OnFire Encouragement Letter
OnFire #252 - A Noisy Place (Silence and Solitude)
Jan and I were out shopping and there were times when I had to tell her I couldn’t hear her, not that there is any problem with my hearing, but because the store was noisy. I’m not even sure we perceived it, or perhaps we were used to it, but there was noise all around us. The freezers hummed, the lobster tank bubbled, the shopping carts clacked and rattled, people chatted. We didn’t realize how loud it was until Jan’s voice disappeared among the noise.
I like a little noise and buzz around me. Most mornings I get up and turn on the radio in the bathroom to catch up on the news while I shave. When we were students Jan knew she could find me in the large cafe area of the student union building. Believe it or not, that’s where I studied my Greek and Hebrew in seminary, in the middle of the crowd, watching people coming and going, and repeating my vocabulary words under my breath.
Noise and hubbub are all around us and sometimes we even enjoy it, not the noise perhaps, but the sense of being in motion, of being around people, not being alone, and getting something done. Maybe that’s why this next spiritual discipline can be a tough one.
Solitude and silence are the practices of getting away from other people and removing spiritual “noise” in order to encounter God. This is different from just getting away. We’ve all had the feeling that we just need some peace and quiet and so we go somewhere, to the park, garage, or for a drive. The purpose then is usually just to go somewhere where no one can find us and we can “turn off.”
The purpose of solitude and silence, however, is not to hide, but to remove noise so we can hear God as he speaks to us. There is a pattern we see in the Bible about this. It was only as Moses turned away from his normal routine to investigate the burning bush that God spoke to him.* God did not speak to Elijah in the wind, earthquake or fire, but in a gentle whisper. Jesus often withdrew from the crowds to pray in “lonely places.” Peter went up to a rooftop to pray, and Paul and his companions were looking for a place to pray outside of Philippi when they met Lydia.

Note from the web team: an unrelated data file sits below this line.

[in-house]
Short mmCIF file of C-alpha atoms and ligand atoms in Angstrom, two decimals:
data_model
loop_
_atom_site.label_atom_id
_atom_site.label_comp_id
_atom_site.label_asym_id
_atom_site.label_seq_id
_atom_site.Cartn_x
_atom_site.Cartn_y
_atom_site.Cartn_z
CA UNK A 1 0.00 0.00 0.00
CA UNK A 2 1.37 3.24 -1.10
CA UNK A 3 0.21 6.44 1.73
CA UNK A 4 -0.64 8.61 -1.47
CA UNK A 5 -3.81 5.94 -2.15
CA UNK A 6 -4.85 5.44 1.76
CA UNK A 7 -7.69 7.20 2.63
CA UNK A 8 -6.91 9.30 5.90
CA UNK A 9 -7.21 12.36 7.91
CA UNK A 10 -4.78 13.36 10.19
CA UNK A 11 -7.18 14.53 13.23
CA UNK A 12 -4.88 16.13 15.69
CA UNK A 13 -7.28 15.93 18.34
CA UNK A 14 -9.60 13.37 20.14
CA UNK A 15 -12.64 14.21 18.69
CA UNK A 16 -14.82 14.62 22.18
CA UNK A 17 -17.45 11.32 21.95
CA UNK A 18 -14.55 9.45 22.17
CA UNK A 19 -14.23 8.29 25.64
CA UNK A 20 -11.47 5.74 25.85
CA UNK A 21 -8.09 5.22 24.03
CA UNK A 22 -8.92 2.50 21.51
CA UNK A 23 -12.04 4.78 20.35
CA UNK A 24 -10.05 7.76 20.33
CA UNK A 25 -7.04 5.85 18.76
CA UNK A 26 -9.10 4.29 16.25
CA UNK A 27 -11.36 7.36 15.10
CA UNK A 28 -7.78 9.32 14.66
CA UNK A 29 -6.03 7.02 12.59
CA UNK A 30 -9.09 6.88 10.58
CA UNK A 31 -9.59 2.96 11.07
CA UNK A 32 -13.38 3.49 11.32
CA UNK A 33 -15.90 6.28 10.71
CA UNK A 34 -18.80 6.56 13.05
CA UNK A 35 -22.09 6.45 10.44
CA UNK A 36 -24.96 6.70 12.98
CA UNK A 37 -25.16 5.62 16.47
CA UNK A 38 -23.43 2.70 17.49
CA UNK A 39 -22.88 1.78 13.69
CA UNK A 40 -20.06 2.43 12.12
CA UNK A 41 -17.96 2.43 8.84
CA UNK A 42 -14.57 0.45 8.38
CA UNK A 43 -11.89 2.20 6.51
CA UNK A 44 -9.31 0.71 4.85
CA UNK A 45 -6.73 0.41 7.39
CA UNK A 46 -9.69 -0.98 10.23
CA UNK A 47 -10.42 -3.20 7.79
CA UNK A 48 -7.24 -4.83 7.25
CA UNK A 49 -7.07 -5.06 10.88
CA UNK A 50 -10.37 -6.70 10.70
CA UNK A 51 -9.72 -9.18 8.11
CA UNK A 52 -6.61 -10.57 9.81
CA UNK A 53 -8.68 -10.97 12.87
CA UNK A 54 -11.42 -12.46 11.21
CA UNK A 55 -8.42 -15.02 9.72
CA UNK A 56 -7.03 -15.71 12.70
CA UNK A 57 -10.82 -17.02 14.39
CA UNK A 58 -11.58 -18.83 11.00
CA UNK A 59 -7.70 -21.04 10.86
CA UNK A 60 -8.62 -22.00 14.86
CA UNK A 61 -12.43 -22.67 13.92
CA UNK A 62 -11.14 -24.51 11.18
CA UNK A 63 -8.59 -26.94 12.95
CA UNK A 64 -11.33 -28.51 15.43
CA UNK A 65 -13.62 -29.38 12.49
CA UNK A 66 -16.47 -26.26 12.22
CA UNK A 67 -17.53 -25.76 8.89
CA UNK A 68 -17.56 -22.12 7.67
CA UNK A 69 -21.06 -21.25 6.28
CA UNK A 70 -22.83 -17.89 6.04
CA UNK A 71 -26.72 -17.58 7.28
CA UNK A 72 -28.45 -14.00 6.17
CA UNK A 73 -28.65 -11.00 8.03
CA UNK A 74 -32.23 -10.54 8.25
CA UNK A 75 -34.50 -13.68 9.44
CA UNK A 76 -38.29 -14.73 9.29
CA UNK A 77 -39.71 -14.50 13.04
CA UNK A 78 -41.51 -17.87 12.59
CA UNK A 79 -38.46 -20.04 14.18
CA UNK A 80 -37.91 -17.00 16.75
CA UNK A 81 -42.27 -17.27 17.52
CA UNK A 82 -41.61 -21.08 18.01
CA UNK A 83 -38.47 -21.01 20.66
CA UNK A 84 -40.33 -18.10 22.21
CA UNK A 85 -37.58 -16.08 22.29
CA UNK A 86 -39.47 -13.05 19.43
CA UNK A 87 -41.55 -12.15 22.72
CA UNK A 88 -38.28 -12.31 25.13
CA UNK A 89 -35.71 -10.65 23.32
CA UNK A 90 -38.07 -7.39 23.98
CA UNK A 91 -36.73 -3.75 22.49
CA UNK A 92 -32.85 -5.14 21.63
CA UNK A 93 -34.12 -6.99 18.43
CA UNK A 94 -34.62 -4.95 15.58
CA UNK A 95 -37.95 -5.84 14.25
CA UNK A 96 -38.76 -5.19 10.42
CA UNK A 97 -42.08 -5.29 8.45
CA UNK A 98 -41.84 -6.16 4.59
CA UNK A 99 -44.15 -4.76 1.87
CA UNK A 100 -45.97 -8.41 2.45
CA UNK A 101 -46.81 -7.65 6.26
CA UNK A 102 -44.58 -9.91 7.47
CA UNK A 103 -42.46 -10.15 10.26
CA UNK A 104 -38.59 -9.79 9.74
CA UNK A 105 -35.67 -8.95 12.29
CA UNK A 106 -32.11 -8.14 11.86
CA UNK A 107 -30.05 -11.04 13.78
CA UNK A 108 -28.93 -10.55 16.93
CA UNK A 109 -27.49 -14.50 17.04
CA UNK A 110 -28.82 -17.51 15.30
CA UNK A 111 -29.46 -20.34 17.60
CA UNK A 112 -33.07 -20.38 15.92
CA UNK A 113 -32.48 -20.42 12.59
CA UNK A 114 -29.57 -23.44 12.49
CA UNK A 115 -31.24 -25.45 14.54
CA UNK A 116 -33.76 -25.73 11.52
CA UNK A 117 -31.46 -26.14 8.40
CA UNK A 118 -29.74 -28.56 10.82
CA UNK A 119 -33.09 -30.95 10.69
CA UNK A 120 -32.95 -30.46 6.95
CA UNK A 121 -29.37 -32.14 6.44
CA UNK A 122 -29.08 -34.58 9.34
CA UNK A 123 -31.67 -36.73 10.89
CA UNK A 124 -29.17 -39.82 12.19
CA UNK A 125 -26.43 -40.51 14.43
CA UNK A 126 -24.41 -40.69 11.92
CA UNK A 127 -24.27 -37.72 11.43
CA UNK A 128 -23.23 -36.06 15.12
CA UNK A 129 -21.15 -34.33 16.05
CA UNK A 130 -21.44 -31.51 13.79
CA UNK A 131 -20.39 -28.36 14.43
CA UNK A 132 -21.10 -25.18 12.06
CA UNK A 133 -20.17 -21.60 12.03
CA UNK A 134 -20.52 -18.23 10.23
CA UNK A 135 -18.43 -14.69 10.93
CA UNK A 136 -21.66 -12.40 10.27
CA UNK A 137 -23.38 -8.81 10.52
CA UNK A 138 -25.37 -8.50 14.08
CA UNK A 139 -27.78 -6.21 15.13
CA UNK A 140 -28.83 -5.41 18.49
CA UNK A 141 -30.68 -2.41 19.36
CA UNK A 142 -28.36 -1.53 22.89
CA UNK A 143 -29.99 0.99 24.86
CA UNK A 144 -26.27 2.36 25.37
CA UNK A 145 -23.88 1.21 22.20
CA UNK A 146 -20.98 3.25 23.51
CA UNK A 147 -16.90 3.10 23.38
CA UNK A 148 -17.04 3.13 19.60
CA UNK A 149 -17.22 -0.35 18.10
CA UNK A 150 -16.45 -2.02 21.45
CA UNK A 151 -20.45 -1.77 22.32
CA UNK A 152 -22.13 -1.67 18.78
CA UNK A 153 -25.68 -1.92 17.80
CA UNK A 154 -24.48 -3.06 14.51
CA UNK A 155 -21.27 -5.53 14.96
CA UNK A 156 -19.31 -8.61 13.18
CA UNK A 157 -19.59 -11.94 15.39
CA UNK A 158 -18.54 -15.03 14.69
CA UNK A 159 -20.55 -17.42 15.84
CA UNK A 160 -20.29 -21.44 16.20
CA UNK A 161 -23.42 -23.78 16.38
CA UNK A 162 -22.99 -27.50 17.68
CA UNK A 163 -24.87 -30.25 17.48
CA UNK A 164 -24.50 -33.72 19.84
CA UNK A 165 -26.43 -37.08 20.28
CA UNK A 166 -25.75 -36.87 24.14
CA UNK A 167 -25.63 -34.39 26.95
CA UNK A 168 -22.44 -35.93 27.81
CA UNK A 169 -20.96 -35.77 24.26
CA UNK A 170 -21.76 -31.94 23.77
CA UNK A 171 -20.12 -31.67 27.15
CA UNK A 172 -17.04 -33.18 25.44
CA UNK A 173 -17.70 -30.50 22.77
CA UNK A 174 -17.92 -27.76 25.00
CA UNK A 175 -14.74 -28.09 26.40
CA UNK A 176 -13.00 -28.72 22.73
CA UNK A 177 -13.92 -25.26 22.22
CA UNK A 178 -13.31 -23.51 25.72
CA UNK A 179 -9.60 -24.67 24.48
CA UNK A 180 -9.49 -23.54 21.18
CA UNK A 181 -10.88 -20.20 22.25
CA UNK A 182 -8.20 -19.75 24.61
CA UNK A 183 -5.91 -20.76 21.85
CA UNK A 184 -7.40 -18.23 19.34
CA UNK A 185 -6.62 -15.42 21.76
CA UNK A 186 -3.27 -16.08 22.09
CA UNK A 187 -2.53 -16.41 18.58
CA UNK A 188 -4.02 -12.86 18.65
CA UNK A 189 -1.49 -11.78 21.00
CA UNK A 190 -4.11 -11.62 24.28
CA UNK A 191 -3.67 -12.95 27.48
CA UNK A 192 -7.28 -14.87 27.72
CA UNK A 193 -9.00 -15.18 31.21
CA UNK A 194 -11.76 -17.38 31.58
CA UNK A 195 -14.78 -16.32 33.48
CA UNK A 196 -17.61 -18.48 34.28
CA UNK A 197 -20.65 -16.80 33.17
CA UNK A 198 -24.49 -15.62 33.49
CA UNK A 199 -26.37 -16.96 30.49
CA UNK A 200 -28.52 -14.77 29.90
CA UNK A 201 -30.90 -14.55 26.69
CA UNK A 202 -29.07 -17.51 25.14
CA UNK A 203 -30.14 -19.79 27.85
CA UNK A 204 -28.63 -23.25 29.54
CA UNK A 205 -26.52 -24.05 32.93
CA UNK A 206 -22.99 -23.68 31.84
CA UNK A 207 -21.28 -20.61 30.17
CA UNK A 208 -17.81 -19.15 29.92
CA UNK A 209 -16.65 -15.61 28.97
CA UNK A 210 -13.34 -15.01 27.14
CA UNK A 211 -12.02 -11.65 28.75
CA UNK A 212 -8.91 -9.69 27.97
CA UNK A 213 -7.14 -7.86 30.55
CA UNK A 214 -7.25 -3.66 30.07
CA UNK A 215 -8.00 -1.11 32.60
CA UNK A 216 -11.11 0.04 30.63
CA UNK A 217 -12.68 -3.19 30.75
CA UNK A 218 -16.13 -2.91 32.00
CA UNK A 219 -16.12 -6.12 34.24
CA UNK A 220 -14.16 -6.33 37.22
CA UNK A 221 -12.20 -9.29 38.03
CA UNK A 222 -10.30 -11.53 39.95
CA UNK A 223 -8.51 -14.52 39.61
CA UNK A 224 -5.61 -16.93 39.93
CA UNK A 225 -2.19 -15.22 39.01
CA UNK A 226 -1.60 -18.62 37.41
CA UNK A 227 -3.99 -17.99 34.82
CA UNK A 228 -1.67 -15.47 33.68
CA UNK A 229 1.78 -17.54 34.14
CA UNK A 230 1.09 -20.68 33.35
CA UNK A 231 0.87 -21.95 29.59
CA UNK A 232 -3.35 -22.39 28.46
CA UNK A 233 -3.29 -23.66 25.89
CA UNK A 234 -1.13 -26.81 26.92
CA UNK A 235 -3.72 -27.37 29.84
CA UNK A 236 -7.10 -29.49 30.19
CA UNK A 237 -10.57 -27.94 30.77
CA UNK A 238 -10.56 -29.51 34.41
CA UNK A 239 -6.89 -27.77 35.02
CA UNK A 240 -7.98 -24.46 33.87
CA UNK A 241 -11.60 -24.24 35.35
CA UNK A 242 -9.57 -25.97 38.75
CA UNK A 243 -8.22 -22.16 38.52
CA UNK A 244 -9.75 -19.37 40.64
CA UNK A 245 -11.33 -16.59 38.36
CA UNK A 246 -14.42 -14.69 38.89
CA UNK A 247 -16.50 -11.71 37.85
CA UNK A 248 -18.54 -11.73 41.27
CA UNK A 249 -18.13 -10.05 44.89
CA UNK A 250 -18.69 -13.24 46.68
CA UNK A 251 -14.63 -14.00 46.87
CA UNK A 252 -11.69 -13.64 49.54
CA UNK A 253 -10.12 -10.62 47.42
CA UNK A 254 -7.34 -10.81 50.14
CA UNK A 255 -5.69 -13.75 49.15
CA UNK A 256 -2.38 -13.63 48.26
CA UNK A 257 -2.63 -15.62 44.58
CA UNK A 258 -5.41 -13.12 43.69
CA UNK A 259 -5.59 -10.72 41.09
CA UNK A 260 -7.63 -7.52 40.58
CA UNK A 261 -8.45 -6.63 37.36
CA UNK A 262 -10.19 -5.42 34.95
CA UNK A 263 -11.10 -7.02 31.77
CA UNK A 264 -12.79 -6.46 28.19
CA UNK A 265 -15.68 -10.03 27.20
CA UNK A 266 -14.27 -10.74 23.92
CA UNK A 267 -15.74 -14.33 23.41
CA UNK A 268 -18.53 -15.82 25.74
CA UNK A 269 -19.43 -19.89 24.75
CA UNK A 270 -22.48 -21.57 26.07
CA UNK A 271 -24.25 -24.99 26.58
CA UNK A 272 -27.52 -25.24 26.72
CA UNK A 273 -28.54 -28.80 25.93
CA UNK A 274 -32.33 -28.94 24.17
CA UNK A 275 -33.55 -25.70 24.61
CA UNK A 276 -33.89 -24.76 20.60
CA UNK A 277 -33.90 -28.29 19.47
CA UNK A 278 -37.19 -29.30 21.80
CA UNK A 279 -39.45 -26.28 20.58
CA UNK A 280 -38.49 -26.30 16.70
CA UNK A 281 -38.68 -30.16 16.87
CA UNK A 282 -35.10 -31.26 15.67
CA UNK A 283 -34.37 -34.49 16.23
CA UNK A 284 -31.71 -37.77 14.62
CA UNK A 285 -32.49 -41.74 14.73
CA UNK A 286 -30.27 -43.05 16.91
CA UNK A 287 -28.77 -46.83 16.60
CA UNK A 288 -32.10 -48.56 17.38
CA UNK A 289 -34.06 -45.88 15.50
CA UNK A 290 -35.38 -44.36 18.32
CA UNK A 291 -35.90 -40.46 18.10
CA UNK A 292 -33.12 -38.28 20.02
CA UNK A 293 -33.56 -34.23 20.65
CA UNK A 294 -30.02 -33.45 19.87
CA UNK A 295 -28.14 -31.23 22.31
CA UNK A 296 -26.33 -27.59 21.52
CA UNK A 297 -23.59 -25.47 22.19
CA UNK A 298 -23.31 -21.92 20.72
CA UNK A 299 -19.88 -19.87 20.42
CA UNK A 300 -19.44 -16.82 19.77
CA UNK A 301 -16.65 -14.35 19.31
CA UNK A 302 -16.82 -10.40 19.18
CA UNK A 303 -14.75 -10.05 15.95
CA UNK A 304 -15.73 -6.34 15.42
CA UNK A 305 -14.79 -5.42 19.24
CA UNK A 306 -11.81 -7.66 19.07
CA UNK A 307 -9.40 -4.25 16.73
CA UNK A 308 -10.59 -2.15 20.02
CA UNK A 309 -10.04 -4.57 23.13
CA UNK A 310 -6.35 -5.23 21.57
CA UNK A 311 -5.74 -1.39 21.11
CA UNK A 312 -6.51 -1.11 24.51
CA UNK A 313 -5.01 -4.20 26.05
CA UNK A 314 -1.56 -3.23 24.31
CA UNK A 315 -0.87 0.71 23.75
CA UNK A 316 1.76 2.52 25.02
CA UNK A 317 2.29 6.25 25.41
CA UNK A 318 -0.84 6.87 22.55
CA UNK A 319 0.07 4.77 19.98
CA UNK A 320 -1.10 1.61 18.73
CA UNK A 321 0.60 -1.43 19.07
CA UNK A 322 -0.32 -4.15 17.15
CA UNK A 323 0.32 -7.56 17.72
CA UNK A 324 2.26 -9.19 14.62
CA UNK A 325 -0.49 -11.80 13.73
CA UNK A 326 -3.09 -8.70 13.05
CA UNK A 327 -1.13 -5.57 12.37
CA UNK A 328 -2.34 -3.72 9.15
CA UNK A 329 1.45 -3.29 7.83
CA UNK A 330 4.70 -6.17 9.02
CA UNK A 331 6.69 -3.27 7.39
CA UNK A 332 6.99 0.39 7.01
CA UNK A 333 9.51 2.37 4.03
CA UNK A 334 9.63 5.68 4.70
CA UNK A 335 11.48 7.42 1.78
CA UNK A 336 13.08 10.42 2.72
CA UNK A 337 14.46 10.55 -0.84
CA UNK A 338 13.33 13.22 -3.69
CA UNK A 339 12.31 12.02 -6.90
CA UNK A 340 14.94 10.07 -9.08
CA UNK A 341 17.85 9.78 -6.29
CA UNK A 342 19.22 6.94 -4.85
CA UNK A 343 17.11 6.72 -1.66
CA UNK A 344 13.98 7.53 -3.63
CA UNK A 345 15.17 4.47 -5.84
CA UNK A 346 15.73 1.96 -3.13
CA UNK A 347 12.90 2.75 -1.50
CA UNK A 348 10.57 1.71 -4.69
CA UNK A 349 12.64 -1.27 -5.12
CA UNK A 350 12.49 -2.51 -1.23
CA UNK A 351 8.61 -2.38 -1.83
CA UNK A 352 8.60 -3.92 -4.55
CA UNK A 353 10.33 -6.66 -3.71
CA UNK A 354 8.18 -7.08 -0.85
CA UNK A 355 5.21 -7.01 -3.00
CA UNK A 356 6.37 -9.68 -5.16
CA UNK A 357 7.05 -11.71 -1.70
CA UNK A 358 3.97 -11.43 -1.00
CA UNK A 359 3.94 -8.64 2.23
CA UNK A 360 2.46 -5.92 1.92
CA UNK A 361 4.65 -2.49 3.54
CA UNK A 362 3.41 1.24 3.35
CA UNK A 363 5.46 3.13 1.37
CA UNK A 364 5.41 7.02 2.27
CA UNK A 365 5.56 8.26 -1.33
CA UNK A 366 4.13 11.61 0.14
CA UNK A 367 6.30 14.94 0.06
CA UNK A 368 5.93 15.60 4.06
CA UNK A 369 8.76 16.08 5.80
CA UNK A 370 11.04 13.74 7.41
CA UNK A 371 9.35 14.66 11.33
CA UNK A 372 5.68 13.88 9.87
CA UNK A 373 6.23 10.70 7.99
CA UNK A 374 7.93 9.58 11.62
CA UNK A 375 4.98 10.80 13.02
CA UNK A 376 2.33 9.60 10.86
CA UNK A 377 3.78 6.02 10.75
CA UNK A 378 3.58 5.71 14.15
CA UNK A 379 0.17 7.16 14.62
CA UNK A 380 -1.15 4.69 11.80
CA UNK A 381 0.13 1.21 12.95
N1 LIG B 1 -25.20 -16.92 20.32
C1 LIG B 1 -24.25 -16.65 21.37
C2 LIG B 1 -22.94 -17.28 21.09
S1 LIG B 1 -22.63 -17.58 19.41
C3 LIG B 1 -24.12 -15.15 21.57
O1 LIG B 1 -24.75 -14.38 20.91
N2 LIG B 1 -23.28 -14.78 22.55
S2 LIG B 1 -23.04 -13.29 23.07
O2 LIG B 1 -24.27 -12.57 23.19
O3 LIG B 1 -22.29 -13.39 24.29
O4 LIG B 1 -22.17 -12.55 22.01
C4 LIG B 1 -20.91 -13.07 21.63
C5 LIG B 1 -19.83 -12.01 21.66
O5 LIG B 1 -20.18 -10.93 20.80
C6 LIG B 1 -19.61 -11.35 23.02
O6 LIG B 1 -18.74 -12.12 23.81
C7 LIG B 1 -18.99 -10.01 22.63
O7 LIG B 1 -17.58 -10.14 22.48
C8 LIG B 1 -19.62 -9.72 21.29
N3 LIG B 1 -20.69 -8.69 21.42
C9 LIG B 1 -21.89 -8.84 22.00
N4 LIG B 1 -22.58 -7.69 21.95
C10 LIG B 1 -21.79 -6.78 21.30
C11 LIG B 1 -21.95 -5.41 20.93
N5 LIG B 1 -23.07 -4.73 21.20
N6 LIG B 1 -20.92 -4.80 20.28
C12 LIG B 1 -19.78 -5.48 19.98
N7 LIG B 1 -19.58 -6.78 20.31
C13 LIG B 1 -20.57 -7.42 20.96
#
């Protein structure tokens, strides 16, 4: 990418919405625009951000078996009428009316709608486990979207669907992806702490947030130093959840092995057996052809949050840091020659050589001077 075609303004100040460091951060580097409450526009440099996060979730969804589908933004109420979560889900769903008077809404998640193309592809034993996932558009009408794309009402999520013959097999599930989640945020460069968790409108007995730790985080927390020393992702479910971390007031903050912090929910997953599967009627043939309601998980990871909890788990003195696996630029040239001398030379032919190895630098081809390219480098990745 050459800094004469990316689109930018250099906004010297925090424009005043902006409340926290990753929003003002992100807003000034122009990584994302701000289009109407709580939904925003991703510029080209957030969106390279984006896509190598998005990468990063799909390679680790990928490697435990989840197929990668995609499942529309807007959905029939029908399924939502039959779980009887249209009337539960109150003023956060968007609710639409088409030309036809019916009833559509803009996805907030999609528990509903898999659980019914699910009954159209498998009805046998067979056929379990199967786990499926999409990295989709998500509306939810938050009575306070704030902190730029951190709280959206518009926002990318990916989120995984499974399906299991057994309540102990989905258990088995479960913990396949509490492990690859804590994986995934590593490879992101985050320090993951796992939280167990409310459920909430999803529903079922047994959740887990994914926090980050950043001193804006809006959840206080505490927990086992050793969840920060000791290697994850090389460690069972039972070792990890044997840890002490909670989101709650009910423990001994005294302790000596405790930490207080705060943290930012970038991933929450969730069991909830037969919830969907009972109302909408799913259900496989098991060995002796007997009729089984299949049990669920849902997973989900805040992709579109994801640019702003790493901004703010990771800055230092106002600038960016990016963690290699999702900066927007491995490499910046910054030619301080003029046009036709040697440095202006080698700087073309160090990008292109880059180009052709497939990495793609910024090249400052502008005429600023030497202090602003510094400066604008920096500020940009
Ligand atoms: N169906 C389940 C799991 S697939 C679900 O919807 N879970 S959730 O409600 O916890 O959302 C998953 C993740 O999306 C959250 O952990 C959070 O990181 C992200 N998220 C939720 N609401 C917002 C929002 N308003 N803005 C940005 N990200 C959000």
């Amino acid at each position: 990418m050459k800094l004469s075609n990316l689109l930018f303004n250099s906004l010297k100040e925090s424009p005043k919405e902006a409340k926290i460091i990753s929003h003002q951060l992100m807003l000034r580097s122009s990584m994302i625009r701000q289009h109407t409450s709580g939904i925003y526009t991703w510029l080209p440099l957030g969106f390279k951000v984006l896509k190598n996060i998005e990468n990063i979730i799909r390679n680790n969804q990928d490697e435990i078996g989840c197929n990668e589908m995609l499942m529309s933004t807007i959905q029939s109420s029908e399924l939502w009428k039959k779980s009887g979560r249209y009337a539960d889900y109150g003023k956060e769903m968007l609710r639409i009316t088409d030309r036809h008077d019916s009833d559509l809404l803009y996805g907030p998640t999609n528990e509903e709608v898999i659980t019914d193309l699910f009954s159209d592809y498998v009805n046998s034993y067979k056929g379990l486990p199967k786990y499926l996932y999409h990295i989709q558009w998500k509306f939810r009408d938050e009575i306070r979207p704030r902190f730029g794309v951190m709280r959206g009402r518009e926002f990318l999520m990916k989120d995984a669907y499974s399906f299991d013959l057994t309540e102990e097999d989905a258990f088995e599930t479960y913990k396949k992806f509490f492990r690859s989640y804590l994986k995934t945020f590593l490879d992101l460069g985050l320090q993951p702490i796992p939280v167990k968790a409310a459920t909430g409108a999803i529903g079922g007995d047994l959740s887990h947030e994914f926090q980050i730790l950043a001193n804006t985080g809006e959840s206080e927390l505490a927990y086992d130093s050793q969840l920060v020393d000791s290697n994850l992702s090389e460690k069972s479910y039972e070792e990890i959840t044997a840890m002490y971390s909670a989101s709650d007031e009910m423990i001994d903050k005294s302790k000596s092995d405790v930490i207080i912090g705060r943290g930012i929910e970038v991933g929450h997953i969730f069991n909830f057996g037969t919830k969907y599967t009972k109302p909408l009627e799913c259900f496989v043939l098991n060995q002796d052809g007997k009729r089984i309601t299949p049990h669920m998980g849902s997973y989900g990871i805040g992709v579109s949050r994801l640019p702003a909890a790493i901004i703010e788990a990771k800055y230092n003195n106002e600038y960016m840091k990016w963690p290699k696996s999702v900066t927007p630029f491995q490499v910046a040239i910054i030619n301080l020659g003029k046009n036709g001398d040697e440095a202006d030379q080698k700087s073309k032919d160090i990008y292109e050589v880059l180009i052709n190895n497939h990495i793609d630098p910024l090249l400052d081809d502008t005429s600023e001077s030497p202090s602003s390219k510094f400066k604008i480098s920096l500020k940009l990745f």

I know God can speak to us in great, dramatic, noisy ways. Look at Paul on the road to Damascus, for example. But it seems rather that God prefers to get us alone somewhere where he has our attention. I would venture to say that it is much better for us to listen for God’s small voice. If God needs to speak to us in a loud way to get our attention, then we haven’t been listening and there may be big changes coming. Again, look at Paul on the road to Damascus...
In silence and solitude we “get away,” but we take the Bible and perhaps a notebook or journal, and we intentionally meet with God in prayer. One way to do this is simply to turn off the phone, computer, radio, music, and tv. There are lots of times when this is not possible because there are other people around the house. Be creative. I have used a storage closet, a tent in our backyard, the car, my workshop, a corner of the library, a coffee shop in another town, and even a friend’s basement for micro-getaways. For longer periods I have used a friend’s cottage or camp.
I once did a 20 minute exercise in a Sunday school class to show that even a short time of silence and solitude can be very powerful way to draw close to God. I asked people to be quiet. We prayed silently for the first five minutes as a way to settle into the process. Everyone read Matthew 5:1-12 and answered the following questions silently. What verses stand out? In what ways do you feel blessed? In what ways have you experienced the truth of these verses lately? Are there ways in which these verses seem odd to you? Are there ways you sense God is telling you to change? How do you react to this? How do these verses intersect with your life right now?
The questions were really just a process for letting God speak and provided a structure for using the time. Instead of wondering what to do, I provided an outline. As we become more comfortable with being quiet we won’t have to worry about what to do. We’re simply giving God the opportunity to speak to us.
Our world is a noisy one. Lots of people and problems draw our attention. But when we take the opportunity to turn off the noise of the world, even for a short time, we allow ourselves to hear God’s small voice.
I hope this helps. Be on fire.
OnFire is a weekly letter on faith and character written by Troy Dennis. Troy is the Pastor of Family Ministries at Highfield Baptist Church, Moncton NB Canada. This letter published March 11, 2011. To subscribe or reply, email email@example.com. Archives are located at www.onfireletter.com. Blog located at www.onfireletter.blogspot.com. *Paul on the road to Damascus (Acts 9). Moses (Exodus 3:1-3) Elijah (1 Kings 19:11-13) Jesus (Matthew 14:23; Luke 5:16; Luke 6:12; Luke 11:1) Peter (Acts 10:9) Paul in Philippi (Acts 16:13)